Modal Auxiliary Verbs
The following are the modal auxiliary verbs in English:
Will, would; shall, should; may, might; can, could; must; ought; dare; need
Modal auxiliaries have some common characteristics
1. They are never used alone.
A modal auxiliary verb is never used alone. A principal verb is either present or implied.
I can knit. (Modal verb – can, principal verb – knit)
He should apologize. (Modal – should, principal verb – apologize)
Will you go? (Modal – will, principal verb – go)
Yes, I will. (Here the principal verb go is not present but it is implied.)
Principal verbs can stand alone.
She knitted a sweater. (Principal verb – knitted)
He apologized. (Principal verb – apologized)
He goes to the factory every day. (Principal verb – goes)
2. Modal auxiliaries have a single form throughout the present tense, whatever be the number and person of the subject.
I can swim.
She can swim.
They can swim.
You can swim.
He may pass.
She may come.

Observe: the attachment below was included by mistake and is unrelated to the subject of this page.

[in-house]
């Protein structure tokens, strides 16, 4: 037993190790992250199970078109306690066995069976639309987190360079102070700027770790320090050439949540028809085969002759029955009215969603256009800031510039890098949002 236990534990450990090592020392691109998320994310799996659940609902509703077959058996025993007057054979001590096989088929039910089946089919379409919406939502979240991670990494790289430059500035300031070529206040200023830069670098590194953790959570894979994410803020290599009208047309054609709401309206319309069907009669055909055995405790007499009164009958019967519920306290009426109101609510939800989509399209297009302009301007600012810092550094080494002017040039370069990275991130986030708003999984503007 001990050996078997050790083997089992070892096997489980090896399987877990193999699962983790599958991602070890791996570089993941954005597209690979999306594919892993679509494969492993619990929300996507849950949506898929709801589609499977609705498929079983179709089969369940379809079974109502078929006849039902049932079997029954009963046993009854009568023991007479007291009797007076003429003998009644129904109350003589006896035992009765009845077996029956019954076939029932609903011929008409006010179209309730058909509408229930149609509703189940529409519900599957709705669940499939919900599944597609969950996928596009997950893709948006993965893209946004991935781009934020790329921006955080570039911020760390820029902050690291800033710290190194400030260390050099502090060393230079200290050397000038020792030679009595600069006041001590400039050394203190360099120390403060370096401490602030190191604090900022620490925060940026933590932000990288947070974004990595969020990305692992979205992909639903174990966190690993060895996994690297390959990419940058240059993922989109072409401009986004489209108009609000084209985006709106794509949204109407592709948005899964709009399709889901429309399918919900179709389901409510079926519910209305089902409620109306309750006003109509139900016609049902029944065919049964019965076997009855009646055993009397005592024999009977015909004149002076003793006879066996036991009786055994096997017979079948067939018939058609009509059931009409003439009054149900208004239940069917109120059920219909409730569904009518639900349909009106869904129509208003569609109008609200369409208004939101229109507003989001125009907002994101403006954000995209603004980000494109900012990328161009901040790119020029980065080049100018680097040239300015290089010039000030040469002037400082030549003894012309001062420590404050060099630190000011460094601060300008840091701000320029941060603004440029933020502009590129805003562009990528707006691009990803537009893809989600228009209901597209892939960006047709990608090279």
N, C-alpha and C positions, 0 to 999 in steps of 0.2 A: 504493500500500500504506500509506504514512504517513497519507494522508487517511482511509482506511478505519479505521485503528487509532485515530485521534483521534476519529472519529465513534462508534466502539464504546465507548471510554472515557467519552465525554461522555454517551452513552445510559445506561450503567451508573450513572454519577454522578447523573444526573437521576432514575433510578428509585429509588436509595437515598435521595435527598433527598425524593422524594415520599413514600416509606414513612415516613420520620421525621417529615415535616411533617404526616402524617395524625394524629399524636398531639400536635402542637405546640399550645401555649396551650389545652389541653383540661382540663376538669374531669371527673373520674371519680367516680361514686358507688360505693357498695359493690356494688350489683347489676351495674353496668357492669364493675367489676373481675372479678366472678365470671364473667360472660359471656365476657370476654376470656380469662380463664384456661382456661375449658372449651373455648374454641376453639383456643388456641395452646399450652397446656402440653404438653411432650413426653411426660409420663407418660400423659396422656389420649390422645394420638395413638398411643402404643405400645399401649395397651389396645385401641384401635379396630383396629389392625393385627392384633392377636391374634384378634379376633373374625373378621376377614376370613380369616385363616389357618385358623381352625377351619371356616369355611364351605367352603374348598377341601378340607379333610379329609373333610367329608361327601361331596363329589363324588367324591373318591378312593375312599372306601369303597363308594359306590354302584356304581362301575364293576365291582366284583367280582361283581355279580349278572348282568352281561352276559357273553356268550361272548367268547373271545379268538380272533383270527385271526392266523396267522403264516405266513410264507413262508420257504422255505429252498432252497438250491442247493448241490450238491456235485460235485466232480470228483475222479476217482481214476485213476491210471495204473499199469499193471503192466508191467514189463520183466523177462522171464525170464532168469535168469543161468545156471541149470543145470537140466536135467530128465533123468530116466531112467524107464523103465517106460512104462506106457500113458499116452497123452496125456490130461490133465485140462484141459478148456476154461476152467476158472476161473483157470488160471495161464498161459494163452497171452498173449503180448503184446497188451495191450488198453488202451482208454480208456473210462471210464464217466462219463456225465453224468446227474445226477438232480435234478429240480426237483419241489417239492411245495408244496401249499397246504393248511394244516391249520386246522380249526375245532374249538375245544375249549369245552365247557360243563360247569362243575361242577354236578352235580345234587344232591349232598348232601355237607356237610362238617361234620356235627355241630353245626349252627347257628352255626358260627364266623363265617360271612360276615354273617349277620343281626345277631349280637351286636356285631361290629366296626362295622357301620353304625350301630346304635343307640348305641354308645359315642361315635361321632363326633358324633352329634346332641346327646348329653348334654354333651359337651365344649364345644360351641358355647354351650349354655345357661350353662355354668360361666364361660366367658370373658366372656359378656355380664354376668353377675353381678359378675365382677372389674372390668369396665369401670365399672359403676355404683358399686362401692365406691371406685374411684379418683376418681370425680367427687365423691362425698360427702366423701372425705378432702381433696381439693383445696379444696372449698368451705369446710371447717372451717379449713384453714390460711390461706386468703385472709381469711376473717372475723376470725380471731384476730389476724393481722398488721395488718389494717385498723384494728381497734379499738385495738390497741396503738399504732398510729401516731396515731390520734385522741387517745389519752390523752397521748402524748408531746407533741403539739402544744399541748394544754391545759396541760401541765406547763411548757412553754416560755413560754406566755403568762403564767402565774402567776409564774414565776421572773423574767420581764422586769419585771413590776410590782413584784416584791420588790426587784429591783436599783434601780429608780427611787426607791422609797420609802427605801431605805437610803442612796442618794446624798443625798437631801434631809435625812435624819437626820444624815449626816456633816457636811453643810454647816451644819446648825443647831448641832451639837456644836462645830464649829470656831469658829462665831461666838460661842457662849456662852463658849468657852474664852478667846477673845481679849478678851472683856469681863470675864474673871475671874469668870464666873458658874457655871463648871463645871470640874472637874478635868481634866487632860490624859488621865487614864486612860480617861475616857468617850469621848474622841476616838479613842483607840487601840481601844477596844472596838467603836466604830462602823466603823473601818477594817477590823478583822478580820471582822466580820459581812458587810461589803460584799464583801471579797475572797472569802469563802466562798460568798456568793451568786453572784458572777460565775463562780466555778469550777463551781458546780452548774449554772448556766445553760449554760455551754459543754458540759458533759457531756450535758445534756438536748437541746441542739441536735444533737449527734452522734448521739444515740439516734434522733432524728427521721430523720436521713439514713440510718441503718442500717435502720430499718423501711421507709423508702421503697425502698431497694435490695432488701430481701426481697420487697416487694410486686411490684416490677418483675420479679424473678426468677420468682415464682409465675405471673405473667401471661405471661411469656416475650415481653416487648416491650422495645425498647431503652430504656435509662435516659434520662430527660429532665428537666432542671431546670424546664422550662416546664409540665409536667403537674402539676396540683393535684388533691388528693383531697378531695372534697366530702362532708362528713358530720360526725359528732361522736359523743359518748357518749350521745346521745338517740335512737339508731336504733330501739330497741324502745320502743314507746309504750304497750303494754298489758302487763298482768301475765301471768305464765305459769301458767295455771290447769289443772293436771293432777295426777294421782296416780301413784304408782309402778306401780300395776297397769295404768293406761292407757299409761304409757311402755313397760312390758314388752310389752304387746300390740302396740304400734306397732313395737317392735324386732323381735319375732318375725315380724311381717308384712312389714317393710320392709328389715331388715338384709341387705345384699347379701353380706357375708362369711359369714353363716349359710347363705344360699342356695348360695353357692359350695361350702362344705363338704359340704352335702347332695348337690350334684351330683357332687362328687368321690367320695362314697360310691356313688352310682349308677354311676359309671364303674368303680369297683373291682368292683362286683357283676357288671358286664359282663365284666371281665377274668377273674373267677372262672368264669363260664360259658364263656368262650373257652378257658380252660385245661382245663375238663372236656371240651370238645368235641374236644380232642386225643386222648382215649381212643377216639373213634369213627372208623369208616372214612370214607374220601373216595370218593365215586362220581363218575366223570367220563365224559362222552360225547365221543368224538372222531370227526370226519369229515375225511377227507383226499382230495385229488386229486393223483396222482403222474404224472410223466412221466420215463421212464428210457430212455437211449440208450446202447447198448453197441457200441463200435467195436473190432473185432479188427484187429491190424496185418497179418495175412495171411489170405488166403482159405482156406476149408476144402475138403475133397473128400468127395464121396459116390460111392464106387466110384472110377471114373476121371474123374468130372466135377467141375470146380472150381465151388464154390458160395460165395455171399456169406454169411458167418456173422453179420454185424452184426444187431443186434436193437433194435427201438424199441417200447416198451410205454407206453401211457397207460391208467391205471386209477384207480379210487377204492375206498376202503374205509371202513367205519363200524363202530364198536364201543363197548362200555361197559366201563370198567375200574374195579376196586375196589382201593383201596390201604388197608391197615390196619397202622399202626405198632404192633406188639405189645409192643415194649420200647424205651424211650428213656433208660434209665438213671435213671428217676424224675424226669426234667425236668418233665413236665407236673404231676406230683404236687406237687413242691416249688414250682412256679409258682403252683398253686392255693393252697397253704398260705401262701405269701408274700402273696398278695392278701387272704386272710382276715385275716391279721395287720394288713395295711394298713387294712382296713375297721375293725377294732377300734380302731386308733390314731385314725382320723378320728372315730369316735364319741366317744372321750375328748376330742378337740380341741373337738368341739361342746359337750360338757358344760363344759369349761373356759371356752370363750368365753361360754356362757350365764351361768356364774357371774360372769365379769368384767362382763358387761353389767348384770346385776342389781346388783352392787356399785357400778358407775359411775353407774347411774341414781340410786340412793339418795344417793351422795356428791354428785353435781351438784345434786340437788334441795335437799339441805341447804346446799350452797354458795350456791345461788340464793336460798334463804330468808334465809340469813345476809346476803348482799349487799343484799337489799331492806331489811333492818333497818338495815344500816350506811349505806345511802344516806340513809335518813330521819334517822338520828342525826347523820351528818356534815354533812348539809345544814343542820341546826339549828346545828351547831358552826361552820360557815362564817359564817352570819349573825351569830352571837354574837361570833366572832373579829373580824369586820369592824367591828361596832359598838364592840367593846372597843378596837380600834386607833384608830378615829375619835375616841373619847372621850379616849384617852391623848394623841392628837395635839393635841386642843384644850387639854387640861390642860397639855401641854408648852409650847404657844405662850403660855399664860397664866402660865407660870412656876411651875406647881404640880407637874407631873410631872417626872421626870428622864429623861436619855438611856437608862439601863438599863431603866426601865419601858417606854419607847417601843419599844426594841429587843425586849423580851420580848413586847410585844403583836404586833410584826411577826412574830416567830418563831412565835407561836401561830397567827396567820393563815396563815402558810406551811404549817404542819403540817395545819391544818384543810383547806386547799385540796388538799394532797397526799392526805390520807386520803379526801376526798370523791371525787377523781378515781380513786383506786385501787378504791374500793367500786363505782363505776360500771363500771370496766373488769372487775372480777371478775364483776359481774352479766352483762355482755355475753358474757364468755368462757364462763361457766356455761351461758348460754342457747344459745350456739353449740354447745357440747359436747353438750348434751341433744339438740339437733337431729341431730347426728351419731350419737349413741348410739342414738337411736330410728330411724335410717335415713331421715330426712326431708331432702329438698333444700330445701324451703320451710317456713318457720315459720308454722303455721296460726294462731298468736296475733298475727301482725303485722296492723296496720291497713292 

You will have noticed that the modal auxiliary verbs do not change their form according to the number and person of the subject. The primary auxiliaries, on the other hand, change their form according to the number and person of the subject.
She is swimming.
They are swimming.
You are swimming.
I am swimming.
I do agree.
He does agree.
They do agree.
He has agreed to come.
I have agreed to come.
3. The modal auxiliaries do not have infinitive or participle forms: you cannot say to will, to must or to can. Note that when we say to will, to need or to dare, the verbs will, need and dare are used as principal verbs, and not auxiliaries.
Similarly you cannot add –ing to any of these auxiliaries to make present participles. Modal auxiliaries do not have past participles either. Note that when we say willing, daring or needing, the verbs will, need and dare are used as principal verbs, and not auxiliaries.
The primary auxiliaries, on the other hand, have the infinitive and participle forms.
He was to be promoted.
She seems to have gone.
Here the forms to be and to have are infinitives.
He is being tortured.
Having lost the war, Germany surrendered.
Here the forms is being and having lost are examples of participles.
He has been punished.
I have had my lunch.
Here the forms has been and have had are examples of past participles.
As the modal auxiliaries do not have the infinitive and participle forms, they are sometimes called defective verbs.